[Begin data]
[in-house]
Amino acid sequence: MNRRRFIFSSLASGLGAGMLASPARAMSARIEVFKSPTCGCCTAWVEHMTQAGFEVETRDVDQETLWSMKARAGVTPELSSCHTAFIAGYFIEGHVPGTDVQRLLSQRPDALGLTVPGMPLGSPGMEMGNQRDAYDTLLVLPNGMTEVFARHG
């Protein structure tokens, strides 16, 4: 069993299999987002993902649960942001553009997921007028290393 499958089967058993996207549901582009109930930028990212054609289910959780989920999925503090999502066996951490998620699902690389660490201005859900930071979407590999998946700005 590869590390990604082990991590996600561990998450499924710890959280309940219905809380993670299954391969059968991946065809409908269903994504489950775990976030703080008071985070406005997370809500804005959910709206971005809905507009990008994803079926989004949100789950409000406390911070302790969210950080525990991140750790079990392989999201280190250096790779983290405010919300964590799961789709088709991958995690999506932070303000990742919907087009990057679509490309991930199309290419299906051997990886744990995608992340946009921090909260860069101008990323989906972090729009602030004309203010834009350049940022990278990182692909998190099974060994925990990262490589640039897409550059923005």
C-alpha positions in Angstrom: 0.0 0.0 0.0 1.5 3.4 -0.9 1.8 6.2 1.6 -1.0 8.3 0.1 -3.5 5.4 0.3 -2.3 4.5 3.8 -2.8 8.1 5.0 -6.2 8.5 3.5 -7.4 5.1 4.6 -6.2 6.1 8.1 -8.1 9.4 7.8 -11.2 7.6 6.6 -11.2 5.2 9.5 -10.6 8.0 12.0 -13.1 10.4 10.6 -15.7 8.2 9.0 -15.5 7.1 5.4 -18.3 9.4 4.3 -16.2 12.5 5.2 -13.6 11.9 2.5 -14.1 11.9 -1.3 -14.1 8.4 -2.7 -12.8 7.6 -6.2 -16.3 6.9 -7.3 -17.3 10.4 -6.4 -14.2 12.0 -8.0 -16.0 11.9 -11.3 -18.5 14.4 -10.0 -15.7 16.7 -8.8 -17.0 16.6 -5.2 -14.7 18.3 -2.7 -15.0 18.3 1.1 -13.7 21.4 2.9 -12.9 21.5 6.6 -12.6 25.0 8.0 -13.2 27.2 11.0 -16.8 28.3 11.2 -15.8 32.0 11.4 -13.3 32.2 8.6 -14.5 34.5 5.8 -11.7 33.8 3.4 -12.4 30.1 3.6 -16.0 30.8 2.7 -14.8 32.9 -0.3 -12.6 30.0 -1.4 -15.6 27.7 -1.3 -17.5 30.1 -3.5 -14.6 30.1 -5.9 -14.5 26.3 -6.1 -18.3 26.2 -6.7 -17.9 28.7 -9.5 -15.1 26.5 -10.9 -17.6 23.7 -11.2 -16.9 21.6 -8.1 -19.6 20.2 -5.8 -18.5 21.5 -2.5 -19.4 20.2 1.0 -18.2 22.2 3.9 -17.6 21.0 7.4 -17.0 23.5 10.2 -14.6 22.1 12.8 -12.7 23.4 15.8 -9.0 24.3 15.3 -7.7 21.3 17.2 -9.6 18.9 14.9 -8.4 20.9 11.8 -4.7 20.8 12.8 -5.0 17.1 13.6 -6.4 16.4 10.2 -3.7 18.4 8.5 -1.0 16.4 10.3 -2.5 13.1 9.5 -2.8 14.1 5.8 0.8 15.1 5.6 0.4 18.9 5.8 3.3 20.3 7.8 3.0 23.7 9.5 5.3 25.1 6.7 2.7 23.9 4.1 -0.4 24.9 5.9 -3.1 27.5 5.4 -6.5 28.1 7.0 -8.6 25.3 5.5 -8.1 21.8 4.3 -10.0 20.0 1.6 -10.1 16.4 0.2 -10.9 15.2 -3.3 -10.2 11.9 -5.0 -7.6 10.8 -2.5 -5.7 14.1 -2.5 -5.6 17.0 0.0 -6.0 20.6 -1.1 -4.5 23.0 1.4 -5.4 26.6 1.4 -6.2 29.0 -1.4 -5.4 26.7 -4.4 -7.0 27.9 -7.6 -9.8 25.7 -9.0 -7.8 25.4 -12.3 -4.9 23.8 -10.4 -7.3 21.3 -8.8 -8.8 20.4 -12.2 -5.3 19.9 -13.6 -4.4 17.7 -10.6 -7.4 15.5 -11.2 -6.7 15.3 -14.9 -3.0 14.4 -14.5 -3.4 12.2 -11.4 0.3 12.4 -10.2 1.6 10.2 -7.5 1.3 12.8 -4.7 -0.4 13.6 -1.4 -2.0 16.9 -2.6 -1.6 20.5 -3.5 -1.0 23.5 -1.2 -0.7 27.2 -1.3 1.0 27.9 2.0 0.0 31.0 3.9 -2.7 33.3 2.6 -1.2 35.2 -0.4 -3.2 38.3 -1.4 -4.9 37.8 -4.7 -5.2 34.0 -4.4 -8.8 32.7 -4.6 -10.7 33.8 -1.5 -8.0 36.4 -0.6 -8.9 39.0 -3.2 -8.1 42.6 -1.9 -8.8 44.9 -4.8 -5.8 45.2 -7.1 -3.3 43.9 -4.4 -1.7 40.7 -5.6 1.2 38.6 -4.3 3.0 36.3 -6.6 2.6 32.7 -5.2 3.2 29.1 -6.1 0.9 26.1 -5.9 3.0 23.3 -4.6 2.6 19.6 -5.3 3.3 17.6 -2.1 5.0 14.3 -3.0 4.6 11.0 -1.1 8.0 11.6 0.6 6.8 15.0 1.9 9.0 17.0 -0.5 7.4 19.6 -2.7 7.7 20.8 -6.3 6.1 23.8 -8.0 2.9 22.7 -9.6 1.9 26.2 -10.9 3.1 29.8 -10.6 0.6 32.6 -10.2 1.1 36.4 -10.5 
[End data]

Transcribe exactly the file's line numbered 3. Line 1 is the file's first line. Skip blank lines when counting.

């Protein structure tokens, strides 16, 4: 069993299999987002993902649960942001553009997921007028290393 499958089967058993996207549901582009109930930028990212054609289910959780989920999925503090999502066996951490998620699902690389660490201005859900930071979407590999998946700005 590869590390990604082990991590996600561990998450499924710890959280309940219905809380993670299954391969059968991946065809409908269903994504489950775990976030703080008071985070406005997370809500804005959910709206971005809905507009990008994803079926989004949100789950409000406390911070302790969210950080525990991140750790079990392989999201280190250096790779983290405010919300964590799961789709088709991958995690999506932070303000990742919907087009990057679509490309991930199309290419299906051997990886744990995608992340946009921090909260860069101008990323989906972090729009602030004309203010834009350049940022990278990182692909998190099974060994925990990262490589640039897409550059923005």